I found myself having a real fondness for Charles Busch, the homeowner featured in The New York Times ‘Habitats’ column today. Not only is his apartment pretty fantastic looking (that bedroom!), but his sensibility just struck a note with me. When the reporter revealed that this past summer’s Dorothy Draper exhibit had influenced him in his design, I immediately sympathized. (It was a great exhibition. In particular, a Draper-designed dressing table and the various pieces of paper ephemera knocked my socks off.) I also love, love, loved the last quote from Mr. Busch about his outrageous purple lamp. It made me want to make sure I offer my new neighborhood “a bit of street theater,” though I am not sure what exactly that might entail. If I ever get the chance, I think I’d like to take Mr. Busch out for a drink in the neighborhood — preferrably something bubbly and pink.

Tea Kettle

I've been stalking eBay for enamel tea kettles lately. (My kettle died about a month ago.) The vintage Dansk and Copco models have the look and feel that I want. I think this baby blue Copco pot might be just the ticket for my new kitchen. Fingers crossed that I win the auction.

Something to look forward to...

Friday, December 08, 2006

My lovely friend Valerie wrote me just now to alert me to something to look forward to in Fort Greene (Valerie lives a mere block and a half from my new pad):
This morning, I stopped at my normal deli by the Atlantic subway station. Anyway, it's just a very mixed-crowd, blue and white collar place, but the counter guys are all really nice. and today, they had like 13 liquor bottles lined up along the sandwich counter and little plastic cups, with a sign about how much they appreciate their loyal customers and to have a drink on them! This was 9am. I'd never seen anything like it.
Valerie also noted that a coffee and a muffin were only $2 and that the very friendly gentlemen behind the counter always remember how she liked her coffee. Sounds like my kind of place.

Rope-wrapped Pipe

What a great idea from Apartment Therapy. I've seen heating pipes/poles wrapped in rope before (Tia Pol, one of my favorite little restaurants, has poles wrapped exactly like this). I have always wondered if it would be an easy DIY project. According to the folks at AT, it is! Take a look at the slideshow for the process.

Clean House: Kaboom

Thursday, December 07, 2006

Kaboom Ultra Scrub is one fantastic product. It’s a cleaning cream with tiny granules that bares a somewhat alarming similarity to the Neutrogena Pore Refining Scrub that I use on my face. This stuff is one of the only products I have found that tackles my most difficult house-keeping challenge: my bathtub/shower stall. My particular tub has a no-slip texture built into the base of the tub to keep grannies (and hungover twenty-somethings) from taking a spill in the shower. When I moved in I tackled these rough patches that had gone grey with an old toothbrush and about a dozen different bleach-based products. None of them returned my tub’s base to a perfect pearly white except for Kaboom. (The Mr. Clean Magic Eraser also does the trick, but I end up using a whole eraser on one tub cleaning, which is not economical.) To top it off Kaboom smells good, actually it smells great — I’d wear it as a perfume in the summer, if it was available as an eau de toilet.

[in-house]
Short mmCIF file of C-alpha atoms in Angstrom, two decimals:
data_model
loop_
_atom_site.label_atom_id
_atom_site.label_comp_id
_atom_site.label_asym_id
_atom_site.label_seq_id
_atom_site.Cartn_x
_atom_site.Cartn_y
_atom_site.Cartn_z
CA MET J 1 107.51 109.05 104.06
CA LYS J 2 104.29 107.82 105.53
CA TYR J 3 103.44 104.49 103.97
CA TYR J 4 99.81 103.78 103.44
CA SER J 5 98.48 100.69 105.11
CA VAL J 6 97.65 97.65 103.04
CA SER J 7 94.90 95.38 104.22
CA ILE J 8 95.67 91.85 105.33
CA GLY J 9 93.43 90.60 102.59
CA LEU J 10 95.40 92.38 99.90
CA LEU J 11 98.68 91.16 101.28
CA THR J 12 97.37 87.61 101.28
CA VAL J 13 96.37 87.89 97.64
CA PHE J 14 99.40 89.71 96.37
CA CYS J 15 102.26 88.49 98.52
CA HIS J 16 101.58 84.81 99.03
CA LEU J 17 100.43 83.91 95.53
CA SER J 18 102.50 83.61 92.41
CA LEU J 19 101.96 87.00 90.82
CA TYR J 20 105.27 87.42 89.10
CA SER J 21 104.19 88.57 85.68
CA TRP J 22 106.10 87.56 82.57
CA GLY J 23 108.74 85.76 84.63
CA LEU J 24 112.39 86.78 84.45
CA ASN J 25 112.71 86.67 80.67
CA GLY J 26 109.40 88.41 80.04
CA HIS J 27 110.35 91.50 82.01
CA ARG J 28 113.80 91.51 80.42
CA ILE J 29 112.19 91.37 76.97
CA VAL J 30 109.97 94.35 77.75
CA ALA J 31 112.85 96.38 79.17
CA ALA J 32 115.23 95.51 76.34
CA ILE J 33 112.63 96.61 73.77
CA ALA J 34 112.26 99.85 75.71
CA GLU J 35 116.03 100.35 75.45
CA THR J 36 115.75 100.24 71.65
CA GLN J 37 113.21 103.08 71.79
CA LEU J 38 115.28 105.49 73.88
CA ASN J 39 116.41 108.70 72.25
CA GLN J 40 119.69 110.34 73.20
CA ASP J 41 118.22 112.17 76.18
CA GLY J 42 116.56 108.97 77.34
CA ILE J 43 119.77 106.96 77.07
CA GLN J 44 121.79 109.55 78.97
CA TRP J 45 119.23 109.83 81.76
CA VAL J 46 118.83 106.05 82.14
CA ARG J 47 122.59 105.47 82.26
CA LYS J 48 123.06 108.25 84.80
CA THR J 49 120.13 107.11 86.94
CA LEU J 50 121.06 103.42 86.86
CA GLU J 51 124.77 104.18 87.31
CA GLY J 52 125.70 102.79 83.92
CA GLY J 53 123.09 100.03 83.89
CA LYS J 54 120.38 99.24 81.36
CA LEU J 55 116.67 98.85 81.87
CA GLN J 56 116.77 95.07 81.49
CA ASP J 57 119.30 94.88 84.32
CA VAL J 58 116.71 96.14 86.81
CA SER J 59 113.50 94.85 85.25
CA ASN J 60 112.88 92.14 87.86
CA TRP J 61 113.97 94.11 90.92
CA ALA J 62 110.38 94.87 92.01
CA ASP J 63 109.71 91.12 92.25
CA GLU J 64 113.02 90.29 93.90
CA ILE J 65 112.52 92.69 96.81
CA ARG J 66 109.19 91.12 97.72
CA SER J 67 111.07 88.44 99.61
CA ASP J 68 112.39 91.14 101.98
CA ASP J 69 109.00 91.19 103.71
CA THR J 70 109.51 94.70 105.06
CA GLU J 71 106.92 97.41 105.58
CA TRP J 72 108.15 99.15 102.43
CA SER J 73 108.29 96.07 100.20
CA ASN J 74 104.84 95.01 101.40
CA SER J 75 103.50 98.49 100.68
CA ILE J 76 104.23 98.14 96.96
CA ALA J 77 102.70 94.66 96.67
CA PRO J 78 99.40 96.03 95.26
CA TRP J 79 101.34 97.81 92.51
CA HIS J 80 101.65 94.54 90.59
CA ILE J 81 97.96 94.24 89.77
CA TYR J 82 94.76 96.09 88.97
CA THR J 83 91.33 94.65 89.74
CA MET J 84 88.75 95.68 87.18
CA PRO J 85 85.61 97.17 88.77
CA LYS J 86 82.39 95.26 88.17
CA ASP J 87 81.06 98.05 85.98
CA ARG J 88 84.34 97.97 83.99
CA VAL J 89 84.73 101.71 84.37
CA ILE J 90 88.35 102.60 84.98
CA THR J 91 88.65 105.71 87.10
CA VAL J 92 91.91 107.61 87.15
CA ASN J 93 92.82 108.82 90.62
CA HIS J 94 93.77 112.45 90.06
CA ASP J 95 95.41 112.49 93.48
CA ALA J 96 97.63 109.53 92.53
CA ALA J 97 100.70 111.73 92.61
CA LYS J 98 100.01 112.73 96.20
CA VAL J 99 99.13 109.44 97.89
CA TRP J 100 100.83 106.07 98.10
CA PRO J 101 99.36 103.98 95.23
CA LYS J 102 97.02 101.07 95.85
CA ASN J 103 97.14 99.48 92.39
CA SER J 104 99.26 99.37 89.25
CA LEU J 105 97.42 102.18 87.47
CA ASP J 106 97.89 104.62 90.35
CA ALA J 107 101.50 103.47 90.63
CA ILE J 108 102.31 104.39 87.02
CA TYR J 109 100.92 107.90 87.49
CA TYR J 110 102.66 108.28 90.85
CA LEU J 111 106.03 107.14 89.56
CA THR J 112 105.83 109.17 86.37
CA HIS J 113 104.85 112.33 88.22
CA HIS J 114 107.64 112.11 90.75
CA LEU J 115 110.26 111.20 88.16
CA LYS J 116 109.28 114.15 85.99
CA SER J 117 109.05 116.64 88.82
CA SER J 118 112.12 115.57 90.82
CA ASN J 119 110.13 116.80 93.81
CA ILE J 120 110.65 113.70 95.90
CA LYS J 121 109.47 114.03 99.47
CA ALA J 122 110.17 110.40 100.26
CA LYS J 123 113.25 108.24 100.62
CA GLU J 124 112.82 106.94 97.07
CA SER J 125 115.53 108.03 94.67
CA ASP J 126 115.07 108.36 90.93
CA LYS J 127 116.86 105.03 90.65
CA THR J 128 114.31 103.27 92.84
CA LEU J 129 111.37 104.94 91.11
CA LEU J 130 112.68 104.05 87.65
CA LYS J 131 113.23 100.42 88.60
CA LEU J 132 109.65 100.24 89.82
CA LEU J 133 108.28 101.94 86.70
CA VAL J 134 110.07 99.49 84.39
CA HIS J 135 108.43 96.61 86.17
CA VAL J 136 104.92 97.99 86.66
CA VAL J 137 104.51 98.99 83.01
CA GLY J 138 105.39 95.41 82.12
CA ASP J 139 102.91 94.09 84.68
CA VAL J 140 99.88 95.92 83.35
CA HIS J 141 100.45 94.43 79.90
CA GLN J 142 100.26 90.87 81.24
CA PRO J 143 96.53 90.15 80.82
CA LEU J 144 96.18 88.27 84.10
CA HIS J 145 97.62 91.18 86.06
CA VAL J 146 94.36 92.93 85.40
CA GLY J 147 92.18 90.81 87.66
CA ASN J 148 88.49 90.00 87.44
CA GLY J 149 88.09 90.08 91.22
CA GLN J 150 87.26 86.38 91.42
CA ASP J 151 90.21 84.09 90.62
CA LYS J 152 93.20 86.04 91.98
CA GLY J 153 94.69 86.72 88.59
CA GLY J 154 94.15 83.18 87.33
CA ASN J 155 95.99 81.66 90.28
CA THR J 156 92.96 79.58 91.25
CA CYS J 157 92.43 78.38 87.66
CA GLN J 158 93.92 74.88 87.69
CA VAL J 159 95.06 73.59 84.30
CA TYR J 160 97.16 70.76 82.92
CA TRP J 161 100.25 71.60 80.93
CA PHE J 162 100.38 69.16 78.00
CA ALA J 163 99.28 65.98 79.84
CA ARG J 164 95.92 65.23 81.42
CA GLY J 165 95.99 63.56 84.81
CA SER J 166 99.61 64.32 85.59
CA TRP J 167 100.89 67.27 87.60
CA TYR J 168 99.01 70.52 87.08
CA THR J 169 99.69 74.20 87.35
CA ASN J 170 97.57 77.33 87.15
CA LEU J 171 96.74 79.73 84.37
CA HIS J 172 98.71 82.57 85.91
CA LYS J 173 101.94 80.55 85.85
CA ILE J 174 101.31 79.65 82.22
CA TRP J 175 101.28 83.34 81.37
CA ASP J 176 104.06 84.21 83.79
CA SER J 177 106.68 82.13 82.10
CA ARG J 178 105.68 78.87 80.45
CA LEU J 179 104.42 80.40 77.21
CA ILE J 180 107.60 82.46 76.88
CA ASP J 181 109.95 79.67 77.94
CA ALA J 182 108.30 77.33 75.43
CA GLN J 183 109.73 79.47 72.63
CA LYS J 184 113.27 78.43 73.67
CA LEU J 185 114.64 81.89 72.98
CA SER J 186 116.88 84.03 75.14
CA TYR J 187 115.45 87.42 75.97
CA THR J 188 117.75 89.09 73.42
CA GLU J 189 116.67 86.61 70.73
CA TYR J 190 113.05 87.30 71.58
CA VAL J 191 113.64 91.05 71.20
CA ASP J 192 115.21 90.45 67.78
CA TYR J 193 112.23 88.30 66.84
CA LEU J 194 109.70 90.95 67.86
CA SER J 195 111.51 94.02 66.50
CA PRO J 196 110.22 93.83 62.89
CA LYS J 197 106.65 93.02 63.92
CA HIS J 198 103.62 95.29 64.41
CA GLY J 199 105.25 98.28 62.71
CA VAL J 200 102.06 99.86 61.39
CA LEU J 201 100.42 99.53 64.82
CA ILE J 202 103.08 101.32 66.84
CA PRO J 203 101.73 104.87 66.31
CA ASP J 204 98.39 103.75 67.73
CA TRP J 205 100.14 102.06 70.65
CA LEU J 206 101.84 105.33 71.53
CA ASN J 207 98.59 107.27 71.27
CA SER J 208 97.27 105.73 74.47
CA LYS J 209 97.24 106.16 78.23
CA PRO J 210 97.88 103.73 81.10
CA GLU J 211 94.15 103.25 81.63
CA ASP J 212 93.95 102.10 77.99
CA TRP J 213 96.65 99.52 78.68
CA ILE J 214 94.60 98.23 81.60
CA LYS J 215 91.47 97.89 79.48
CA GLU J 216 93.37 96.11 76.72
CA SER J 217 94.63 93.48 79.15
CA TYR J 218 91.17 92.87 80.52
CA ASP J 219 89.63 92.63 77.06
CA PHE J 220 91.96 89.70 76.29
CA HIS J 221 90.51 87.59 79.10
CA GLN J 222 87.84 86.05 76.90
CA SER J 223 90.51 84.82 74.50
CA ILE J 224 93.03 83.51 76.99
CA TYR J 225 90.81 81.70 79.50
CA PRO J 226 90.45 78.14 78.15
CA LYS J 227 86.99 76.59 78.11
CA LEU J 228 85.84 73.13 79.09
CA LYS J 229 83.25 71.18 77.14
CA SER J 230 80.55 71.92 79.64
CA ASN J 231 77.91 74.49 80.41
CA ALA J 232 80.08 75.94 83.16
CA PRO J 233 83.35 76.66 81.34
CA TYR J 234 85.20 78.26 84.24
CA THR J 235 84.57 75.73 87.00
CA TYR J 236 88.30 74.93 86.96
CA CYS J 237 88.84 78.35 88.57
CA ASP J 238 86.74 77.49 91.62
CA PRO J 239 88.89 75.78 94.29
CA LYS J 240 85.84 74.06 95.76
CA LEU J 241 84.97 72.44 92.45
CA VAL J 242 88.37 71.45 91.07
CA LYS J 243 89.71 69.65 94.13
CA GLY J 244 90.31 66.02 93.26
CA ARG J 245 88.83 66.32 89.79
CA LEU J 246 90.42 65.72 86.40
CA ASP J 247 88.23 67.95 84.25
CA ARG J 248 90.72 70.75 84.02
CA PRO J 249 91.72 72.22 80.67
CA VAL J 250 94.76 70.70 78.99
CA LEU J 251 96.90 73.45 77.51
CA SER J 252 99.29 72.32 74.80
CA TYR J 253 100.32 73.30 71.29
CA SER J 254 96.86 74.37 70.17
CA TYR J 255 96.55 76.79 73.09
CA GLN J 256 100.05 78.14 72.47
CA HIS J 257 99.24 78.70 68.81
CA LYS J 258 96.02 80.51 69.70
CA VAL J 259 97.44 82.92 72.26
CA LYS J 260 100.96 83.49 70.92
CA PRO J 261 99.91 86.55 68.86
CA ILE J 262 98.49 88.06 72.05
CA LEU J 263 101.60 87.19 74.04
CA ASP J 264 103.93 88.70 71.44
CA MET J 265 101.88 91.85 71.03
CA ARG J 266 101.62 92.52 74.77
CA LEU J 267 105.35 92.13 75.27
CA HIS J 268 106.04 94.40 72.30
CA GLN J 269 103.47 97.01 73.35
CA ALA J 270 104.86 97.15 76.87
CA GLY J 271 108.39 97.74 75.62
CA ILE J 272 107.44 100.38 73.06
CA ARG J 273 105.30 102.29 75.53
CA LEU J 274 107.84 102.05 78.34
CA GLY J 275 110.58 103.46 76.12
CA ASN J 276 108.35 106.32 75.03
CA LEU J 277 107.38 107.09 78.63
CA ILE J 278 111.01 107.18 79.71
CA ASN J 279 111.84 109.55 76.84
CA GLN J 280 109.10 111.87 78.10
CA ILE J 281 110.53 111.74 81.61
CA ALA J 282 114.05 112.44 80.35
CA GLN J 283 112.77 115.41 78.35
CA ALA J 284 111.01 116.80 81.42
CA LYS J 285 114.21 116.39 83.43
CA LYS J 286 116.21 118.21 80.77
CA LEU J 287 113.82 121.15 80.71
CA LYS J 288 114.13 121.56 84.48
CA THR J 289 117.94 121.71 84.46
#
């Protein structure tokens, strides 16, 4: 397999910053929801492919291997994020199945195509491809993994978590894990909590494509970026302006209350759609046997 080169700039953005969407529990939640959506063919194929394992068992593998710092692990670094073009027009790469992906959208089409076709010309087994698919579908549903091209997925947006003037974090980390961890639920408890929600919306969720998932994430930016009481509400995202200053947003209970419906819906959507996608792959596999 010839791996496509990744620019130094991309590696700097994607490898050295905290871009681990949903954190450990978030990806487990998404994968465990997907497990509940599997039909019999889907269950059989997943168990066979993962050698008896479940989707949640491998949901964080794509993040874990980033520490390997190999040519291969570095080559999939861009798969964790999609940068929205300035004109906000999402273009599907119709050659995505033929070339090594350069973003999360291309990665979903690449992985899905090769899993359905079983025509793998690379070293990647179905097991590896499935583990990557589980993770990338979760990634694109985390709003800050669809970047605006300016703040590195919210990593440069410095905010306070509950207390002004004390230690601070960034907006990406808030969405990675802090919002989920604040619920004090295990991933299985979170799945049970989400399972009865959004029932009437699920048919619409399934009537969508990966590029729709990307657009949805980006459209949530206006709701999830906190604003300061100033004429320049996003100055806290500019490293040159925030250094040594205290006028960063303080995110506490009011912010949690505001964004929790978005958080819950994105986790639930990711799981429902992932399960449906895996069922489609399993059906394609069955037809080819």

Closing Time

Wednesday, December 06, 2006

I *think* that a closing date will be set today, god willing. My lawyer has returned from his cruise (his 19th one, he tells me), and he is working on finding a date that will work for everyone involved. So, my fingers are crossed: this might all be over next week and I will have the keys to my new home.

Holiday Gift Guides

Tuesday, December 05, 2006

Core77 wins hands down for the best holiday gift guide I've seen so far this year. The tagline for the guide is 77 gifts under $77, and it really is PACKED with good ideas. Check it out, if you're looking for something a little out of the ordinary this will be a good place to look Domino and Lucky also pulled together some respectable guides in their print magazines, though both hit some high pricepoints for an average Jane like myself, but worth a look nonetheless.

The Bathroom: Before

I am not sure that this photomontage does the bathroom true justice. It is a downright hideous bathroom. (The freaky gold shower curtain doesn't help either.) The tile is a fleshy-beige color, as is the tub and the toilet. There are even delightful tile towel bar, soap and toilet paper holders cast in coordinating ceramic tile. Best of all, there is an occasional tile in the mix that is emblazoned with a charming floral motif. So, long term, the plan is just to start over in here completely.

Short term, I am going to live with it — to a certain extent. I think a nice coat of crisp white paint to replace the lackluster off-white walls will help. A white shower curtain and white towels will also help to cover some of the blah brown. Maybe I will install some additional mirrors or cabinets? The light fixture above the sink is one of those vanity-style fixtures with exposed bulbs, so I’ll spring for decent light bulbs to fill the sockets there, as well. Light switch and outlet plates will get swapped out for nice chrome ones. A door with a frosted glass panel might also be nice. Hopefully all these little surface fixes will make it attractive enough for me to be happy bathing in there every day.